Dictionary of National Biography, 1885-1900/Barry, Ann Spranger

BARRY, Mrs. ANN SPRANGER (1734–1801), actress, was born in Bath, in which city her father, whose name was Street, is said to have been an ‘eminent apothecary.’ A disappointment in love led to a visit to Yorkshire, where, rather than in Bath, long a centre of theatrical activity, she seems to have acquired a taste for the stage. Early in life Ann Street married a Mr. Dancer, an actor, who seems to have died young. The first appearance of Mrs. Dancer probably took place at Portsmouth about 1756. The following year she and her husband are said to have played in York. Her first recorded performance took place in the Crow Street Theatre, Dublin, the date being, according to Hitchcock (Historical View of the Irish Stage), 8 Nov. 1758. On this occasion she played Cordelia to the Lear of Spranger Barry [q. v.] Her next character was Monimia in ‘The Orphan.’ Her early career was very far from successful. In Dublin she remained nine years, assiduously practising her art, and obtaining slow recognition from the public. Her line was tragedy, her most important characters at this period being Millamant, Andromache, Juliet, Desdemona, Belvidera, and Jane Shore. Occasionally, however, in such rôles as Angelica in ‘Love for Love,’ or Polly Peachum in the ‘Beggars Opera,’ she ventured into comedy. Some scandal attaches to her life, but the love for Barry, with which from an early period she seems to have been smitten, kept her constant to the stage and to Dublin. Her mother left her a weekly pension to be paid her on the condition of abandoning her profession. She enjoyed this small sum during her lifetime, as the relation entitled to the reversion declined to claim the forfeit. In 1767 Barry, compelled to abandon the management of the Crow Street Theatre, returned to London. Mrs. Dancer, who in 1766 had played with him at the Haymarket Opera House one short season, this being her first appearance in London, came with him to town, and accepted an engagement from Foote to play with Barry at what was known as the little house in the Haymarket. Here, with indifferent success, she appeared as Juliet to the Romeo of Barry. In 1767–8 she accompanied Barry to Drury Lane, appearing as Cordelia. During this and subsequent seasons her reputation advanced to its highest point. In 1768 she is first heard of in the playbills as Mrs. Barry. The season of 1774 saw the Barrys at Covent Garden. On 10 Jan. 1777 Spranger Barry died, leaving her again a widow. During that and the following year she remained at Covent Garden, playing in 1778–9 as Mrs. Crawford. Her third marriage, to a man much younger than herself, whom, however, she survived, was detrimental to her career. She made occasional appearances at the Haymarket, Drury Lane, and Covent Garden, and played during the seasons of 1781–2 and 1782–3 in Dublin. She is last heard of on the stage at Covent Garden in 1797–8. Her farewell is said to have taken place in 1798 at Covent Garden, as Lady Randolph; this date is, however, doubtful. She died 29 Nov. 1801, and was buried near Barry in the cloisters of Westminster Abbey.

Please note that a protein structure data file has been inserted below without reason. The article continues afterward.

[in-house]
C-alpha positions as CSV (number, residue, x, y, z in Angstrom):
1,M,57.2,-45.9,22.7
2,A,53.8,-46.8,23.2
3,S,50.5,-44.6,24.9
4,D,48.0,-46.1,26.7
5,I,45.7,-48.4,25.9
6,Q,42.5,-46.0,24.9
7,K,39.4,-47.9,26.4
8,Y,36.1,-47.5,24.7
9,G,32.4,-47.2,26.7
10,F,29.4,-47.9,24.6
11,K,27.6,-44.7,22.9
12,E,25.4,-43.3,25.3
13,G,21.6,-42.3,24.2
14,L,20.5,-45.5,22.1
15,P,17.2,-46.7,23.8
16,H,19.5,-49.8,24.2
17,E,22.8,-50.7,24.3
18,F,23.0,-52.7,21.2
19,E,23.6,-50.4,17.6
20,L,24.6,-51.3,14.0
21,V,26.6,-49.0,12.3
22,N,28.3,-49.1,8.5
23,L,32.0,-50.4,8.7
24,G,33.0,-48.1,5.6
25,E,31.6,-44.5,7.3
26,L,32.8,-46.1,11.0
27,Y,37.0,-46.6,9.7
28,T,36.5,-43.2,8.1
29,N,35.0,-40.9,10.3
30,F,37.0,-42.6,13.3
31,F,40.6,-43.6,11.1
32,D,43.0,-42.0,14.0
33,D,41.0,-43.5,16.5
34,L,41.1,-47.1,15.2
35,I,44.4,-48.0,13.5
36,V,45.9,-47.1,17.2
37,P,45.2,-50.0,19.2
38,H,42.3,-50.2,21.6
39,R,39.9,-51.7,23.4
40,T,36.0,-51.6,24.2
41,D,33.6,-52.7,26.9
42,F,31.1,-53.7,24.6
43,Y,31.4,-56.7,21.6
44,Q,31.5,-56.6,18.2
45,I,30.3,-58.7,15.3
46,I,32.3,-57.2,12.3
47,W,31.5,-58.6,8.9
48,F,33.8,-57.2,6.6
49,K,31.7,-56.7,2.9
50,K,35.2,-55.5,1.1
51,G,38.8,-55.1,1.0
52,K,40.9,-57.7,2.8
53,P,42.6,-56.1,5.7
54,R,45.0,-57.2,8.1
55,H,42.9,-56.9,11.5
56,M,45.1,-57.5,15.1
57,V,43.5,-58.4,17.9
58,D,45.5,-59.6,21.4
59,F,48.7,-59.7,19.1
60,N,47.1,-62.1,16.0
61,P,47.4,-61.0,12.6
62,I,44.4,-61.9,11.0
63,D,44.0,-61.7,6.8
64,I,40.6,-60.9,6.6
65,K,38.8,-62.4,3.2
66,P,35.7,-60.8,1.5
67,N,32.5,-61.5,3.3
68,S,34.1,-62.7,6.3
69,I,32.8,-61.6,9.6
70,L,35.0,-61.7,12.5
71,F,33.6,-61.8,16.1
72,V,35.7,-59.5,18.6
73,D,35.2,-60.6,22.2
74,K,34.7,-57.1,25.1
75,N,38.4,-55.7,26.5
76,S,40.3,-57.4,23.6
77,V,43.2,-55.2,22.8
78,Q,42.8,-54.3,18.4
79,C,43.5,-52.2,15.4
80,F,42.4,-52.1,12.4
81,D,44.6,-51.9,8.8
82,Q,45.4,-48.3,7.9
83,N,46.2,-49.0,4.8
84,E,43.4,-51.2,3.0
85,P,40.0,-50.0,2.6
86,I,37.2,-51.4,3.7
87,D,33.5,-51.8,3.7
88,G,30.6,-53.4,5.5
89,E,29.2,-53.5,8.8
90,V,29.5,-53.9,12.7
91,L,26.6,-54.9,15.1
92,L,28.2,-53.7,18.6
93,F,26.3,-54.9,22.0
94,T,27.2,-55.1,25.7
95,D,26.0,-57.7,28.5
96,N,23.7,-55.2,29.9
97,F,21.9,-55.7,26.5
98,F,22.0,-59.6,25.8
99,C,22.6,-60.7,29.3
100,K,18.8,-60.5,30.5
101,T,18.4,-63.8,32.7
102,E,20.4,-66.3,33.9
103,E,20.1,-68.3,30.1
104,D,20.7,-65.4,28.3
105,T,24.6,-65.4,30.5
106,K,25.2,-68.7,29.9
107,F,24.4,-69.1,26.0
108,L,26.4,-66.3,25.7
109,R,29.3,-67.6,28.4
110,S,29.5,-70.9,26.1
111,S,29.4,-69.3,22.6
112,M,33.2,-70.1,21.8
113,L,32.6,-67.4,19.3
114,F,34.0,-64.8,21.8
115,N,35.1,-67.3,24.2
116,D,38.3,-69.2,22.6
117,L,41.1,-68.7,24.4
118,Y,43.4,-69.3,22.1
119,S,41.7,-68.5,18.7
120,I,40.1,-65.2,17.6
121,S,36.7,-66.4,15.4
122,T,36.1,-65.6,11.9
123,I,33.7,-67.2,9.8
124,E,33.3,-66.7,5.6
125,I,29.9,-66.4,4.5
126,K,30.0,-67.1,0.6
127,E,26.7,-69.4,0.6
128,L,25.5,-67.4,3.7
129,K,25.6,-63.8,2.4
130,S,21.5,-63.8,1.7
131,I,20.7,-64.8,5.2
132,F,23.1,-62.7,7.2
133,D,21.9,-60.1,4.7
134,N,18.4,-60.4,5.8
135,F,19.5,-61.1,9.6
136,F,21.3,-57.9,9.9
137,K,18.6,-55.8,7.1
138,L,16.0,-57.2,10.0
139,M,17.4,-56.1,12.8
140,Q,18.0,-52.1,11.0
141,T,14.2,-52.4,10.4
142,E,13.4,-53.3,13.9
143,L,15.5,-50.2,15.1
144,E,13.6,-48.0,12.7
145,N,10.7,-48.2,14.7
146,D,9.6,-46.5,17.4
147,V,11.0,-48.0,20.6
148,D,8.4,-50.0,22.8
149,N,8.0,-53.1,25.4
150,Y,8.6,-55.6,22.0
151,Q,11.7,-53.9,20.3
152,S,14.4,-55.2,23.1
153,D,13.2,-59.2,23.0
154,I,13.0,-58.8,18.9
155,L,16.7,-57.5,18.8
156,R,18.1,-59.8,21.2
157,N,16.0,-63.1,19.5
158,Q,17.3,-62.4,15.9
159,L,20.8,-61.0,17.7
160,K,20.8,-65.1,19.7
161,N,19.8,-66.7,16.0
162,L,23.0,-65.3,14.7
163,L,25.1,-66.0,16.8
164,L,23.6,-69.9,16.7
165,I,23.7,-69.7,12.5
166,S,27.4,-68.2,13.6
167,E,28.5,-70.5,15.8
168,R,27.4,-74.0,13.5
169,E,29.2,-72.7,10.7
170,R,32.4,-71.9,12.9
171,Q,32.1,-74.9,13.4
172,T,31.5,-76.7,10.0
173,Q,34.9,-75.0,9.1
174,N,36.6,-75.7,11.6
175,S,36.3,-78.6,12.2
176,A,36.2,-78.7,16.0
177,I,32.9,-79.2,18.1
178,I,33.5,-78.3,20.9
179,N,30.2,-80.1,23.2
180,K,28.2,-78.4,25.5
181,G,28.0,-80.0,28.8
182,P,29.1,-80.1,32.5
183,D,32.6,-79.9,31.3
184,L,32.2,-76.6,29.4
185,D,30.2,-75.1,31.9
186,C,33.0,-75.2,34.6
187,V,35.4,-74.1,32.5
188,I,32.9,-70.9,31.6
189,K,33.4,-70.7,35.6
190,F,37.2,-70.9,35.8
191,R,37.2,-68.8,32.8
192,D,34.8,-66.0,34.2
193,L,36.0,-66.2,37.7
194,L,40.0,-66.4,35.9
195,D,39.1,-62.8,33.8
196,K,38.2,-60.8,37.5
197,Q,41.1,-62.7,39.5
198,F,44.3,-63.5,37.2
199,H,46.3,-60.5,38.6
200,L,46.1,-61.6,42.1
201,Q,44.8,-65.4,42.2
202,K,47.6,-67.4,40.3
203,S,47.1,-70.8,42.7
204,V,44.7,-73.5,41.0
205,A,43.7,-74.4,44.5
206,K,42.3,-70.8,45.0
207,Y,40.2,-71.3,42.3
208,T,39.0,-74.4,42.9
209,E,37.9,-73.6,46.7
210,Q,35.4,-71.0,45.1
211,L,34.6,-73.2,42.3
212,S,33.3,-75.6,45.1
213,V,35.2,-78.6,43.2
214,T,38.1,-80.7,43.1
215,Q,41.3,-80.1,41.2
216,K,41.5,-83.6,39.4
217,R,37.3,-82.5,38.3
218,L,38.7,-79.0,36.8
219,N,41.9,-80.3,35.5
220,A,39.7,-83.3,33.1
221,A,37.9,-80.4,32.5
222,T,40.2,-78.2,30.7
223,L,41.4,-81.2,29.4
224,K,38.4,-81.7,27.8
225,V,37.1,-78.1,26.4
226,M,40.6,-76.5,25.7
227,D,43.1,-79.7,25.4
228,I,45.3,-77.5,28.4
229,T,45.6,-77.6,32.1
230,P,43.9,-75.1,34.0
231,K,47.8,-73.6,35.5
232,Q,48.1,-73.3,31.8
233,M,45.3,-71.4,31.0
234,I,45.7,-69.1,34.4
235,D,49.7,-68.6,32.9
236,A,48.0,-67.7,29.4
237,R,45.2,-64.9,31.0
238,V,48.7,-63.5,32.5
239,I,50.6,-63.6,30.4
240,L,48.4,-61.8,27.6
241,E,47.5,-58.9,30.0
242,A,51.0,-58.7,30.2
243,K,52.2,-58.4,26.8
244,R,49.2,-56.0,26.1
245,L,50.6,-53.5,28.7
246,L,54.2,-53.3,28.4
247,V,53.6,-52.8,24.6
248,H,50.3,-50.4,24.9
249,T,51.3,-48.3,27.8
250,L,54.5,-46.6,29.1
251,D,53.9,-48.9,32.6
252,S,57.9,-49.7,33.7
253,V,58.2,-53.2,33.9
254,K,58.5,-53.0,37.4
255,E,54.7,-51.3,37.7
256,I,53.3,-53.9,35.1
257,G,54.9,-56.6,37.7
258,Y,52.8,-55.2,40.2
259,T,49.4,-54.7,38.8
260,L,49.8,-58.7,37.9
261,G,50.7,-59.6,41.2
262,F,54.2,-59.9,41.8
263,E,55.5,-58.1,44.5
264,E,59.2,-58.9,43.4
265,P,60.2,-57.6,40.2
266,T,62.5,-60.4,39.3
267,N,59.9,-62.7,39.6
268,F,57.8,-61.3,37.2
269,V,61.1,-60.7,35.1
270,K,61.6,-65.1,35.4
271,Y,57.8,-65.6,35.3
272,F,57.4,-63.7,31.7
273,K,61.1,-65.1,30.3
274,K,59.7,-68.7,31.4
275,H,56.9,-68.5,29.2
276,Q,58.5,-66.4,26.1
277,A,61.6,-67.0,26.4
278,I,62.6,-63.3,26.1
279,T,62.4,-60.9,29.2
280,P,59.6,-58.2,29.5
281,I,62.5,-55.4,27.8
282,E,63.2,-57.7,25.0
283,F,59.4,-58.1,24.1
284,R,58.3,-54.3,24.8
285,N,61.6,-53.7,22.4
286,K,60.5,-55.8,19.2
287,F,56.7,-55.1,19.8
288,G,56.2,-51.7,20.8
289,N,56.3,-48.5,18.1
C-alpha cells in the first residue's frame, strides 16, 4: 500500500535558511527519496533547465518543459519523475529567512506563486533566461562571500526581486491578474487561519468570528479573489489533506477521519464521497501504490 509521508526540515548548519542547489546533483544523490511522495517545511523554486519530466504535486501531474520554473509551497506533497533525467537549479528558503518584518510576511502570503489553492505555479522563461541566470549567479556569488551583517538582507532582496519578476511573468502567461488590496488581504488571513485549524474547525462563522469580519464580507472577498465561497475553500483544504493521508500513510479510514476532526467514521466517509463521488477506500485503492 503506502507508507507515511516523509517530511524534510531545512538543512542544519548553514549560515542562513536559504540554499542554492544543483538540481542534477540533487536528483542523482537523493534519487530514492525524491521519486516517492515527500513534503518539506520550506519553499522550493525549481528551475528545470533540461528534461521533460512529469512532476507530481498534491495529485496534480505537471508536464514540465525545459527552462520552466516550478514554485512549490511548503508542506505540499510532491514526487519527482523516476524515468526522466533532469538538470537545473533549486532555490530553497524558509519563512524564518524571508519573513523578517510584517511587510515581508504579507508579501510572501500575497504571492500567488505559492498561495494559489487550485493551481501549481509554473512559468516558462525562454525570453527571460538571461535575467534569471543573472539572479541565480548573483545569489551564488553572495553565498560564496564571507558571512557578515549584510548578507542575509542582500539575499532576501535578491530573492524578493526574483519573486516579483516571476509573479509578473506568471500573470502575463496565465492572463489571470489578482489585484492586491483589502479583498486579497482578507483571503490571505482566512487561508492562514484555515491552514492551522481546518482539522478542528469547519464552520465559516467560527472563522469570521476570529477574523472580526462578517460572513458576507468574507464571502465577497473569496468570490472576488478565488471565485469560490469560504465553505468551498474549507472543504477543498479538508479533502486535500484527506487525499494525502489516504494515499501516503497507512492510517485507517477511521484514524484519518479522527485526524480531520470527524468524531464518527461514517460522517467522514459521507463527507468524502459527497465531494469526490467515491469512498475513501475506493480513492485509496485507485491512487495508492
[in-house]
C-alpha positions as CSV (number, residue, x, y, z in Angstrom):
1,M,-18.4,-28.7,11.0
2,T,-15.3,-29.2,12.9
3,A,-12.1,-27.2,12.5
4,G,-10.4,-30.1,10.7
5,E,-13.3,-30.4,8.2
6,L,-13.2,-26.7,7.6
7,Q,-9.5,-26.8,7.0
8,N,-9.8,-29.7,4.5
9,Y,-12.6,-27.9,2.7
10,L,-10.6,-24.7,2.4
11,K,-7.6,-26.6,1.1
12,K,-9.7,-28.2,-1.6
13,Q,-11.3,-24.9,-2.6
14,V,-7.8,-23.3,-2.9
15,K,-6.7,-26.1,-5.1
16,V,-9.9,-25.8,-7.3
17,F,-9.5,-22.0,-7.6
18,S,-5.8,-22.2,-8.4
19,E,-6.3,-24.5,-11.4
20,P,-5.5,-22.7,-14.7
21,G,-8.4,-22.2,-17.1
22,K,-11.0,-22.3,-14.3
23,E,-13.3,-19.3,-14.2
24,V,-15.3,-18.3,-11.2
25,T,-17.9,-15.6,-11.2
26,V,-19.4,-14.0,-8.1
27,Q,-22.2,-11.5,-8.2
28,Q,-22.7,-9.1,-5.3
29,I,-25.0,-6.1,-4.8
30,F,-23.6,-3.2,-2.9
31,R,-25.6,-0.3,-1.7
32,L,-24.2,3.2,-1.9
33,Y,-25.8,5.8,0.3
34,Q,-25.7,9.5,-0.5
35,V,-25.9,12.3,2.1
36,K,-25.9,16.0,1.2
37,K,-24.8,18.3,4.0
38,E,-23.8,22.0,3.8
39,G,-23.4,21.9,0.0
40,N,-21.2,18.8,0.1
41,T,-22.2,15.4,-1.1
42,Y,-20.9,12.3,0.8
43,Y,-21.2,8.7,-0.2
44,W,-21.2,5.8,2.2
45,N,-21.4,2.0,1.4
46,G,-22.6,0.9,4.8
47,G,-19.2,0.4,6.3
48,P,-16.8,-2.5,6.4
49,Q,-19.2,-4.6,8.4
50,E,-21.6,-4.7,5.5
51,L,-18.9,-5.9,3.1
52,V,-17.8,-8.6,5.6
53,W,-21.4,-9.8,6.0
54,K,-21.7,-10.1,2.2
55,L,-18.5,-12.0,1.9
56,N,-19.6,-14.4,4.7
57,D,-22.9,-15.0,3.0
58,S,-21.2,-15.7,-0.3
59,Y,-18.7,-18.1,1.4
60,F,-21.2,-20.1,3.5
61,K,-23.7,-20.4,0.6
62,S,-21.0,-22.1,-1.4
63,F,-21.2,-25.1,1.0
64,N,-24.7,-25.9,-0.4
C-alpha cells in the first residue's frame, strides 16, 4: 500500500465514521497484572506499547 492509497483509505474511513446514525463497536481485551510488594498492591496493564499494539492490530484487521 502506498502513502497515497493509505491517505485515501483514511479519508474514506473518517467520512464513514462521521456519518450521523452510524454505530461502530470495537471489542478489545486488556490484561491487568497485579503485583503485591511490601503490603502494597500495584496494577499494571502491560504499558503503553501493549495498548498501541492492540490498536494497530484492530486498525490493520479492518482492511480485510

Mrs. Barry's place in the galaxy of bright actors that distinguished the latter half of the eighteenth century cannot be contested. The equal of Mrs. Woffington and Mrs. Cibber in tragedy, she surpassed both in comedy. She is described by Francis Gentleman (Dramatic Censor) as ‘graceful, genteel, spirited, and feeling.’ Her complexion was fair, her hair auburn, her shape good, and her stature just above the middle height. She had, however, a slight defect, due apparently to shortness of vision, in her eyes. In Monimia, which was then a test character, she was said by Gentleman to be the best in his recollection. Cooke says she had, during her whole life, no competitor as Desdemona, and her Lady Randolph, her great character, was held superior to that of Mrs. Siddons. Mrs. Siddons owned her fear of Mrs. Barry, saying, in a letter to Dr. Whalley: ‘I should suppose she has a very good fortune, and I should be vastly obliged if she would go and live very comfortably upon it. … Let her retire as soon as she pleases.’ Boaden, in his life of Mrs. Siddons, speaks of the storm of passion by which Mrs. Crawford had surprised and subdued a long succession of audiences (ii. 64). In another passage in his life of Mrs. Barry's great rival, Boaden says of the utterance by Mrs. Barry of one phrase assigned to Lady Randolph: ‘It checked your breathing, perhaps pulsation; it was so bold as to be even hazardous, but too piercing not to be triumphant,’ &c. (ii. 51). Campbell, in his life of Siddons, says Bannister told him her delivery of this passage ‘made rows of spectators start from their seats.’

[Genest's Account of the English Stage; Dramatic Censor, 1770; Boaden's Memoirs of Mrs. Siddons; Thespian Dictionary; Hitchcock's Irish Stage; Gilliland's Dramatic Mirror; Dibdin's Complete History of the Stage.]

J. K.